IP telephony growth provides opportunities for all participants

Aug. 1, 1998

IP telephony growth provides opportunities for all participants

Internet voice combines the explosive growth of the Internet with the huge size of the telephony markets, providing a hybrid that offers opportunities in both markets. According to Internet Protocol Telephony: New Markets for Systems and Service Providers, a new study by Killen & Associates (Palo Alto, CA), each market participant must decide what to do about this opportunity.

For users, Internet voice can be a money-saver, providing strong motivation for buying into it. The first consideration that must be addressed is quality. Killen suggests all Internet voice is not equal. It`s dependent on gateways and conversion software, basic network bandwidth, and whether the company uses an intranet or public Internet. The quality needed depends on the application. Internet voice may not satisfy a firm intending to provide "high-value" conversations. Yet, for intranet purposes, less quality may be acceptable when considering dollars saved. Telecommunications managers should consider how to use this new technology to find new ways to do business, not just to save on telephone calls.

According to the Killen report, the Internet service providers (isps) have "a tiger by the tail." Although they have a lot of new business, they also have a lot of new competition. They must enter the Internet voice market on as many levels as possible. If they don`t, the local exchange carriers (lecs) and interexchange carriers will deliver it to the customers, leaving isps at a market disadvantage. This means isps need to obtain gateways for use on their premises and accept analog voice traffic from lecs, which already carry Internet traffic. They should also offer PC-to-analog phone and analog phone-to-analog phone Internet voice services. Partnership agreements may be advantageous for offering turnkey networks, including Internet voice.

Internet voice is a whole new world for traditional telephone companies that are used to analog voice and the approach of "adding new features to it." These companies should embrace Internet voice and develop it with a separate market organization structure, says the Killen report. It should become a separate product line with direct access to field sales, product development, and research. Telephone companies should use their resources to ensure their services are of the best quality possible. Using their internal capabilities, they should deliver turnkey systems, including Internet voice from analog phone to analog phone. Many companies are large enough to buy isps, as gte did.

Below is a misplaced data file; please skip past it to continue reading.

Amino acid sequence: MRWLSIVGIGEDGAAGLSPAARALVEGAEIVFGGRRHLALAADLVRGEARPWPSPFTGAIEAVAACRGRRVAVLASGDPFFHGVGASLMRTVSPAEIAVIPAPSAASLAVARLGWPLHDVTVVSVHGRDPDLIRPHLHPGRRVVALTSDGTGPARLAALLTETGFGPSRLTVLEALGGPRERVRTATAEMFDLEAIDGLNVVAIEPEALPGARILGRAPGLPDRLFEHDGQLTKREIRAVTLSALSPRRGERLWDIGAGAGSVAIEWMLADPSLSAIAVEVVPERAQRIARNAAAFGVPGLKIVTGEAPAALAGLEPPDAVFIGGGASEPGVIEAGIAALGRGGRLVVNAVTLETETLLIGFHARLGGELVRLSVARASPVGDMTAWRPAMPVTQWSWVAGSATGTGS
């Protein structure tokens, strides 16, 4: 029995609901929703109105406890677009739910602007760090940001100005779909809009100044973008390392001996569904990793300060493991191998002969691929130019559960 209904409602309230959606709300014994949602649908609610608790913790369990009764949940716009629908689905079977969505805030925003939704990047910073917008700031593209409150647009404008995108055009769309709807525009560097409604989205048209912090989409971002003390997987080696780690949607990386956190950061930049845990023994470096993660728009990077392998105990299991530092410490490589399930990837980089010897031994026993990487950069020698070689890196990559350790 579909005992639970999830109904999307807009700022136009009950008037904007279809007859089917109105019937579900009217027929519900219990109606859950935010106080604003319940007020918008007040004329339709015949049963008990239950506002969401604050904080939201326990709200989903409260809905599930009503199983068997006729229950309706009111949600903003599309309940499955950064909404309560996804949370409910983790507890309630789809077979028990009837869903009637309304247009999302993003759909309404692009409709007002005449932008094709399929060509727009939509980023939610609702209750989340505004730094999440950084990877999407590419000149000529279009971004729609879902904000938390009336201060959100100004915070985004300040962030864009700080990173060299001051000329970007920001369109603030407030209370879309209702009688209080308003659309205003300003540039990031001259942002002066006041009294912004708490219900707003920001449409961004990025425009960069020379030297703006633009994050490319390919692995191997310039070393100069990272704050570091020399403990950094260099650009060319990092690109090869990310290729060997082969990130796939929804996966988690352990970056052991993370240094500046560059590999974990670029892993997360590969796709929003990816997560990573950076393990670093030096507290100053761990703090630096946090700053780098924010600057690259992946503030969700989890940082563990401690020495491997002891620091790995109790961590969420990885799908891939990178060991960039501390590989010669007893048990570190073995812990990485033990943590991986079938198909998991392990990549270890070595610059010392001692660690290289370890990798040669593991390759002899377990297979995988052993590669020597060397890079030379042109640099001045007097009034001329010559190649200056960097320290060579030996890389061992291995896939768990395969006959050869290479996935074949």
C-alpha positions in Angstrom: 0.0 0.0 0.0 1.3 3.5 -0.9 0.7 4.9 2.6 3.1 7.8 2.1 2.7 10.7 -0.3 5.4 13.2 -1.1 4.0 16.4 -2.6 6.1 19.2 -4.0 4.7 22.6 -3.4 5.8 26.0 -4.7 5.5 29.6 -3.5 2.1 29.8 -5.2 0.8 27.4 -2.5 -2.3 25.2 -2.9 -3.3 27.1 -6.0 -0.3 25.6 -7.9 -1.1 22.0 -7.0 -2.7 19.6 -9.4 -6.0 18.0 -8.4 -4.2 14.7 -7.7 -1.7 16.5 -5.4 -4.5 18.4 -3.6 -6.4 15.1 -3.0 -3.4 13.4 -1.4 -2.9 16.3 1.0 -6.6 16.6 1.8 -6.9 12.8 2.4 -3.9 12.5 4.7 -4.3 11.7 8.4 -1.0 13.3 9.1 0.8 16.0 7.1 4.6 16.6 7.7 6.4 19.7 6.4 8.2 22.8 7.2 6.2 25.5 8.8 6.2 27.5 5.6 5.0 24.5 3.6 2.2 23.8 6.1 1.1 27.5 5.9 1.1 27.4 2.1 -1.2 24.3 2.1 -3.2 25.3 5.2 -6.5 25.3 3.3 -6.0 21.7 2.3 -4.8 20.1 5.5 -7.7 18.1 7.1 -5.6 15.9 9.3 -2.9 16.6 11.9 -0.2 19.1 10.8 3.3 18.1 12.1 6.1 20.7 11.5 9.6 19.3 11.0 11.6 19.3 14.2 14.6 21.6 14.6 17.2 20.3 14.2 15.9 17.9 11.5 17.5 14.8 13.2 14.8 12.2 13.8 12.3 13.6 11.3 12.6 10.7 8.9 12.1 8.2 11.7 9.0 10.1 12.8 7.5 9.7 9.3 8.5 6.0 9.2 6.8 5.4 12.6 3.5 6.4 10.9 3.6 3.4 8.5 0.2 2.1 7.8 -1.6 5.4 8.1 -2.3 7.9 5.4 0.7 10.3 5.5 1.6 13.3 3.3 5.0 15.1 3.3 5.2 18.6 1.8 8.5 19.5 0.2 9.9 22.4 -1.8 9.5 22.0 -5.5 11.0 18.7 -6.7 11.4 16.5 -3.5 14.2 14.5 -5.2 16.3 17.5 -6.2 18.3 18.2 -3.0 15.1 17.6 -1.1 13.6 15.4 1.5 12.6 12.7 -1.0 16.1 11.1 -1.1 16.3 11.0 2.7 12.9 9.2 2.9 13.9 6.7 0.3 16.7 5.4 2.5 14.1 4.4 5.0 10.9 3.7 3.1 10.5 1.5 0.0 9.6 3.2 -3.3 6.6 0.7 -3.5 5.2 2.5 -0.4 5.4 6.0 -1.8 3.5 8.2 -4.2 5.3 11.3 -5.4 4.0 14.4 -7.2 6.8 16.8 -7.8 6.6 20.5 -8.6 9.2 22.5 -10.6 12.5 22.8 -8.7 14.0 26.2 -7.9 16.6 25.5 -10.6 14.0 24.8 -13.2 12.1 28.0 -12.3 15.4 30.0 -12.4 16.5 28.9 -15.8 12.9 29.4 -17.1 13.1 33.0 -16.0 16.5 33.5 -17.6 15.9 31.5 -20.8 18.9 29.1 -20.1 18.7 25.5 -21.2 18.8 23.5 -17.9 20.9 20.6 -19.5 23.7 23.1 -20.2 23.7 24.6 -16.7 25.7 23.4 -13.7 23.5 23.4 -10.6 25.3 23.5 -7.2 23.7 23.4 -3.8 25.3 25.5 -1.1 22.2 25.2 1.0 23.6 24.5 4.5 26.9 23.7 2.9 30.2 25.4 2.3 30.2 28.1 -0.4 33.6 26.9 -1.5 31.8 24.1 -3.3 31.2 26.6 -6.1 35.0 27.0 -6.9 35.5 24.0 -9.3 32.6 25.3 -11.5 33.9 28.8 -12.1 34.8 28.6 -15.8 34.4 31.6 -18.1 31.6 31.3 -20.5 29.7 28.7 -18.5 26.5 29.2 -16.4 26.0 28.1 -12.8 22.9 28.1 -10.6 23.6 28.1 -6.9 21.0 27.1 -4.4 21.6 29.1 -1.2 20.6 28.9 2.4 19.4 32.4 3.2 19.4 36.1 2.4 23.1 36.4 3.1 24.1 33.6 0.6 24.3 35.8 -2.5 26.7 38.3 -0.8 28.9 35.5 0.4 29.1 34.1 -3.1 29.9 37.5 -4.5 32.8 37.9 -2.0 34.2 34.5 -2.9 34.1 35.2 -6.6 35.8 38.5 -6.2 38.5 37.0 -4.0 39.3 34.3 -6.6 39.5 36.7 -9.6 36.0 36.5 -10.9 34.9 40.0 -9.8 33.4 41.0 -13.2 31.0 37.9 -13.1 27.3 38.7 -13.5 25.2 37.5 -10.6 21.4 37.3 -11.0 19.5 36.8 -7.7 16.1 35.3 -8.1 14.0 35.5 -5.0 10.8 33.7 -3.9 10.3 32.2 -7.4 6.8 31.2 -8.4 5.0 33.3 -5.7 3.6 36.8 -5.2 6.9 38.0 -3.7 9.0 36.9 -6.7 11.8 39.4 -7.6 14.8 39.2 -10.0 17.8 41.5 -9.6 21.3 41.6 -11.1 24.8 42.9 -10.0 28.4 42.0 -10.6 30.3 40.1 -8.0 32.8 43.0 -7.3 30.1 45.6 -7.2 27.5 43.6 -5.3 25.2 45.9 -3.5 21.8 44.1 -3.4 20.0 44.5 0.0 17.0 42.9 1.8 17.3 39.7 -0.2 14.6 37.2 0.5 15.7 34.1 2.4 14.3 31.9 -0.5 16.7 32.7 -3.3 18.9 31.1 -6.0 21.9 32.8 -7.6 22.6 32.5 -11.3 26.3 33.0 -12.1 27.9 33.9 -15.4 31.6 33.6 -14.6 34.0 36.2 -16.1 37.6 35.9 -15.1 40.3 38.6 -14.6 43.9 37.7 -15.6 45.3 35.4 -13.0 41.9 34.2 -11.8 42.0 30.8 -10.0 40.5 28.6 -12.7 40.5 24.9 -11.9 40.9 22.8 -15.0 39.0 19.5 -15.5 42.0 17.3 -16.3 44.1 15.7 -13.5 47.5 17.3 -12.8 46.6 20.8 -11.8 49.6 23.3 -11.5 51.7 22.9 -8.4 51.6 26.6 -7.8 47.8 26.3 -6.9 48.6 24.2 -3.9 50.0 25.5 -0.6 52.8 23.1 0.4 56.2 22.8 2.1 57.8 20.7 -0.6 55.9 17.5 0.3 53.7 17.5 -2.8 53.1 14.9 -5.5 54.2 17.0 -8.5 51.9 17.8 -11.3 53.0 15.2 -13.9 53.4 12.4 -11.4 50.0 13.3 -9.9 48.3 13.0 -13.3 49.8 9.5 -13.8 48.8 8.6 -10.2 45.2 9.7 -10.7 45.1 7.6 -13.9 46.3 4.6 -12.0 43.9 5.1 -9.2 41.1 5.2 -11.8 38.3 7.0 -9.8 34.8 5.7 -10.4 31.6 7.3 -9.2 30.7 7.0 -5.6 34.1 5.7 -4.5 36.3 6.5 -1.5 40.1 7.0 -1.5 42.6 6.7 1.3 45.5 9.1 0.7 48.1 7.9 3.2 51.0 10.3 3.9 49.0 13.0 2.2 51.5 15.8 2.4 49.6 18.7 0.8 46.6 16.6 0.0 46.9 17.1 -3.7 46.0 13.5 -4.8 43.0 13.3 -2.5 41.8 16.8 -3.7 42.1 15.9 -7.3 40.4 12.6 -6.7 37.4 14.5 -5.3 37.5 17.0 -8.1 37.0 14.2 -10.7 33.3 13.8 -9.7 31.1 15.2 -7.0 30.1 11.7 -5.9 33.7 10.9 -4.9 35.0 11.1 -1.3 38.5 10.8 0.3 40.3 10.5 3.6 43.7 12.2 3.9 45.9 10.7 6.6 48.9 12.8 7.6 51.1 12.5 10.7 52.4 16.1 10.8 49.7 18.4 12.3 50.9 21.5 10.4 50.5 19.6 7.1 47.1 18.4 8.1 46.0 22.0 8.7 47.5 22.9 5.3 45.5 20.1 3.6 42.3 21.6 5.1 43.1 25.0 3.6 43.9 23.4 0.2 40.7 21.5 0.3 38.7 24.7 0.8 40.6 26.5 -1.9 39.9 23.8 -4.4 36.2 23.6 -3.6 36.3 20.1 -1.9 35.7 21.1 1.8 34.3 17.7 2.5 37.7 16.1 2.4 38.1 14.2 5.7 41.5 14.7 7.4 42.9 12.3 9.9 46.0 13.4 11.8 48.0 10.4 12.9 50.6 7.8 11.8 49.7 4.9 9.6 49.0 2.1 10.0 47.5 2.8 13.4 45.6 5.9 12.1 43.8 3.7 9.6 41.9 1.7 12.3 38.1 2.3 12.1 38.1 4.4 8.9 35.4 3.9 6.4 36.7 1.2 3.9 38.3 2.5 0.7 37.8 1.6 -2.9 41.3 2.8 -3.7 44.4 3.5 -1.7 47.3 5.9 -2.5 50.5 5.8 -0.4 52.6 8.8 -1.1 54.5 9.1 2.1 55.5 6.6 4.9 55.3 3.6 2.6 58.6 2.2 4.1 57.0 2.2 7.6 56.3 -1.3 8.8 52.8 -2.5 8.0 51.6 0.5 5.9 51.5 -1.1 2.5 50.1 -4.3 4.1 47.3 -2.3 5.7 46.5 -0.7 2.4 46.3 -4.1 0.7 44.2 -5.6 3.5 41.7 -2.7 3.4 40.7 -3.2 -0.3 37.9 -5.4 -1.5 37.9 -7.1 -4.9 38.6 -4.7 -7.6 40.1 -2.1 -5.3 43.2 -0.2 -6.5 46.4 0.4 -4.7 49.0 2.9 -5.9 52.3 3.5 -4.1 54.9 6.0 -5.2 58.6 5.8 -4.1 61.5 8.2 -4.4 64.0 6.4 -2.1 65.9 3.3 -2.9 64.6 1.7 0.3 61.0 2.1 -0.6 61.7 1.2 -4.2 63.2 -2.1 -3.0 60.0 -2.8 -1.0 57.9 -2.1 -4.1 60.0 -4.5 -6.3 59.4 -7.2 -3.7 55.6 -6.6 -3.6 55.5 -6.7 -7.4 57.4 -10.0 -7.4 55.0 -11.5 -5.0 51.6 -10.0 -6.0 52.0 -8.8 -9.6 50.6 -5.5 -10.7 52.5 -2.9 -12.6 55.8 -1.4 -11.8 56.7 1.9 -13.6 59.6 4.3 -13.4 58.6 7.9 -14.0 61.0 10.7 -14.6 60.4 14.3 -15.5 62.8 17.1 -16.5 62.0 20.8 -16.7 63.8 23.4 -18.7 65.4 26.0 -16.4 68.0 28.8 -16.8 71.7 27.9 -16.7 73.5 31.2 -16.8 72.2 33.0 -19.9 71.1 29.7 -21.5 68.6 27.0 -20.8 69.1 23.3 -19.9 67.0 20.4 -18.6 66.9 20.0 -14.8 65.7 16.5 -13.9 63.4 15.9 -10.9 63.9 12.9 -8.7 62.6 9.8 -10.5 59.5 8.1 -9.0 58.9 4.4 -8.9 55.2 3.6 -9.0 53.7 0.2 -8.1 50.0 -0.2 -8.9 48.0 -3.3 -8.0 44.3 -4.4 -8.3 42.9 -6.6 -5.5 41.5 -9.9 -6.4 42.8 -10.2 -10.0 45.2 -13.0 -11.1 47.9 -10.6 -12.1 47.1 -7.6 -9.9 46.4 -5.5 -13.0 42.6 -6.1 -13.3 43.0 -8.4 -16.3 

Equipment and software manufacturers of products for both user and carrier premises will serve a market of $7.5 billion, with double-digit growth rates by 2002. New products are being developed and new accounts installed at high speeds. New entrants have many opportunities and established suppliers face new challenges from them. The market moves quickly, and the first companies to introduce superior products can become market leaders. Companies with the technology to provide quality but not international reach or large sales revenues should consider licensing or partnerships. Companies with international sales reach but no products should do whatever it takes to acquire the rights to such products.

Lastly, the Killen report indicates that system integrators do best when there is a large, rapidly changing market, and users do not understand how to use the new products. If the market moves so quickly that vendors cannot provide turnkey systems to users, so much the better. These are the characteristics of intranets and voice Internet applications.

Systems integrators have a large opportunity in this market. They should move quickly to gain experience and have showcase accounts. They also should develop partnerships with equipment and service vendors who have the products and customer contacts, but cannot design and manage as many turnkey systems as their customer base requires.

For more information or to purchase a complete study, call Karl Duffy at Killen & Associates, (650) 617-6130, or visit their Web site at www.killen.com. u

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